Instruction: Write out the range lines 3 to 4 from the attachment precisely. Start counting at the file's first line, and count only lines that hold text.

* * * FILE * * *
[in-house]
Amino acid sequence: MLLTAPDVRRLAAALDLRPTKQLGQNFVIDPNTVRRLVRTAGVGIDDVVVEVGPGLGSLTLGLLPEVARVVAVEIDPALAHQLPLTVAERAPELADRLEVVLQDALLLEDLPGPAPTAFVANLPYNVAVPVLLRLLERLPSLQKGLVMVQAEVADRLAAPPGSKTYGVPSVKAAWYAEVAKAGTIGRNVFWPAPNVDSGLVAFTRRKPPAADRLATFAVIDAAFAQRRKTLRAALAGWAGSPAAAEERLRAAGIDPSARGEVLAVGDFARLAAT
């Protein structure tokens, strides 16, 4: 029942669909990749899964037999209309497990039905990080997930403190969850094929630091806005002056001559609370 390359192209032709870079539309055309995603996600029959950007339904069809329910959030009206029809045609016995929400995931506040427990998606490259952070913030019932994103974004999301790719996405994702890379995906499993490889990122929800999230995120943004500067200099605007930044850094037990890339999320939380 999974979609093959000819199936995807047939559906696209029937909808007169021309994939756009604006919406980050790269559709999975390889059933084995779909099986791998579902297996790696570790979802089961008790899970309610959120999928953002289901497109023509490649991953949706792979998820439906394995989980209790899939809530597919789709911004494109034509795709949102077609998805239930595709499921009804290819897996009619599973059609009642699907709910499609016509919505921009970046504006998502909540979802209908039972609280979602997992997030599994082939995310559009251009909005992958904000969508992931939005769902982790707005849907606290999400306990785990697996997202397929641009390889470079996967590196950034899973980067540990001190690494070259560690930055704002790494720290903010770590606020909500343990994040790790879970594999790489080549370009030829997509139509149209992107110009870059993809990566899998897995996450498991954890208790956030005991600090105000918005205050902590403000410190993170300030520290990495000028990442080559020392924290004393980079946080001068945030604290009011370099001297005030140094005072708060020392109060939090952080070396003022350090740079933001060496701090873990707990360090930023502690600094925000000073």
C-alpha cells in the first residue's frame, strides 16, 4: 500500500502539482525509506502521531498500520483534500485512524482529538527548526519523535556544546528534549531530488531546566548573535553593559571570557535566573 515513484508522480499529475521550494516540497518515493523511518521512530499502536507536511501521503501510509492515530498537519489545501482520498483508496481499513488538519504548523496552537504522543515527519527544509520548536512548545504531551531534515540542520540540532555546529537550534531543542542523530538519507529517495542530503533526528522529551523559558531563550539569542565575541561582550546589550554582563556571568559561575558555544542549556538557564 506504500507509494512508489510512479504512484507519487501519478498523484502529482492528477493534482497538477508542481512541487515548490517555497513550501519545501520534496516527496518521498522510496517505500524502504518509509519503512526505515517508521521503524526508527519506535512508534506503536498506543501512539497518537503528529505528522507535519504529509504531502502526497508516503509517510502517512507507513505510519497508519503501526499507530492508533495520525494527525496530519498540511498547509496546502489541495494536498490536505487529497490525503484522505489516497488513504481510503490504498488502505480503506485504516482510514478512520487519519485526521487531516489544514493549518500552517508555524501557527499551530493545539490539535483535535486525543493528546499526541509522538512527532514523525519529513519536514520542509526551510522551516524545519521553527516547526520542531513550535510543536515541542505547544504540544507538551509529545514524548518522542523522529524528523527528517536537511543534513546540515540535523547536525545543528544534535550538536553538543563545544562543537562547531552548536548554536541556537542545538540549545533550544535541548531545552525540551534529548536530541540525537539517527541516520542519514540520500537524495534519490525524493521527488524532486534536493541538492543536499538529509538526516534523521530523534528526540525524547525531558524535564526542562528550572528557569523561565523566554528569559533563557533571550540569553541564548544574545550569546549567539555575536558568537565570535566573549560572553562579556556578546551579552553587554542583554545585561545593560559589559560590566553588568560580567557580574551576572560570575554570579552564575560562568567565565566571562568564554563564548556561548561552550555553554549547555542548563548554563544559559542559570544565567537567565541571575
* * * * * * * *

């Protein structure tokens, strides 16, 4: 029942669909990749899964037999209309497990039905990080997930403190969850094929630091806005002056001559609370 390359192209032709870079539309055309995603996600029959950007339904069809329910959030009206029809045609016995929400995931506040427990998606490259952070913030019932994103974004999301790719996405994702890379995906499993490889990122929800999230995120943004500067200099605007930044850094037990890339999320939380 999974979609093959000819199936995807047939559906696209029937909808007169021309994939756009604006919406980050790269559709999975390889059933084995779909099986791998579902297996790696570790979802089961008790899970309610959120999928953002289901497109023509490649991953949706792979998820439906394995989980209790899939809530597919789709911004494109034509795709949102077609998805239930595709499921009804290819897996009619599973059609009642699907709910499609016509919505921009970046504006998502909540979802209908039972609280979602997992997030599994082939995310559009251009909005992958904000969508992931939005769902982790707005849907606290999400306990785990697996997202397929641009390889470079996967590196950034899973980067540990001190690494070259560690930055704002790494720290903010770590606020909500343990994040790790879970594999790489080549370009030829997509139509149209992107110009870059993809990566899998897995996450498991954890208790956030005991600090105000918005205050902590403000410190993170300030520290990495000028990442080559020392924290004393980079946080001068945030604290009011370099001297005030140094005072708060020392109060939090952080070396003022350090740079933001060496701090873990707990360090930023502690600094925000000073």
C-alpha cells in the first residue's frame, strides 16, 4: 500500500502539482525509506502521531498500520483534500485512524482529538527548526519523535556544546528534549531530488531546566548573535553593559571570557535566573 515513484508522480499529475521550494516540497518515493523511518521512530499502536507536511501521503501510509492515530498537519489545501482520498483508496481499513488538519504548523496552537504522543515527519527544509520548536512548545504531551531534515540542520540540532555546529537550534531543542542523530538519507529517495542530503533526528522529551523559558531563550539569542565575541561582550546589550554582563556571568559561575558555544542549556538557564 506504500507509494512508489510512479504512484507519487501519478498523484502529482492528477493534482497538477508542481512541487515548490517555497513550501519545501520534496516527496518521498522510496517505500524502504518509509519503512526505515517508521521503524526508527519506535512508534506503536498506543501512539497518537503528529505528522507535519504529509504531502502526497508516503509517510502517512507507513505510519497508519503501526499507530492508533495520525494527525496530519498540511498547509496546502489541495494536498490536505487529497490525503484522505489516497488513504481510503490504498488502505480503506485504516482510514478512520487519519485526521487531516489544514493549518500552517508555524501557527499551530493545539490539535483535535486525543493528546499526541509522538512527532514523525519529513519536514520542509526551510522551516524545519521553527516547526520542531513550535510543536515541542505547544504540544507538551509529545514524548518522542523522529524528523527528517536537511543534513546540515540535523547536525545543528544534535550538536553538543563545544562543537562547531552548536548554536541556537542545538540549545533550544535541548531545552525540551534529548536530541540525537539517527541516520542519514540520500537524495534519490525524493521527488524532486534536493541538492543536499538529509538526516534523521530523534528526540525524547525531558524535564526542562528550572528557569523561565523566554528569559533563557533571550540569553541564548544574545550569546549567539555575536558568537565570535566573549560572553562579556556578546551579552553587554542583554545585561545593560559589559560590566553588568560580567557580574551576572560570575554570579552564575560562568567565565566571562568564554563564548556561548561552550555553554549547555542548563548554563544559559542559570544565567537567565541571575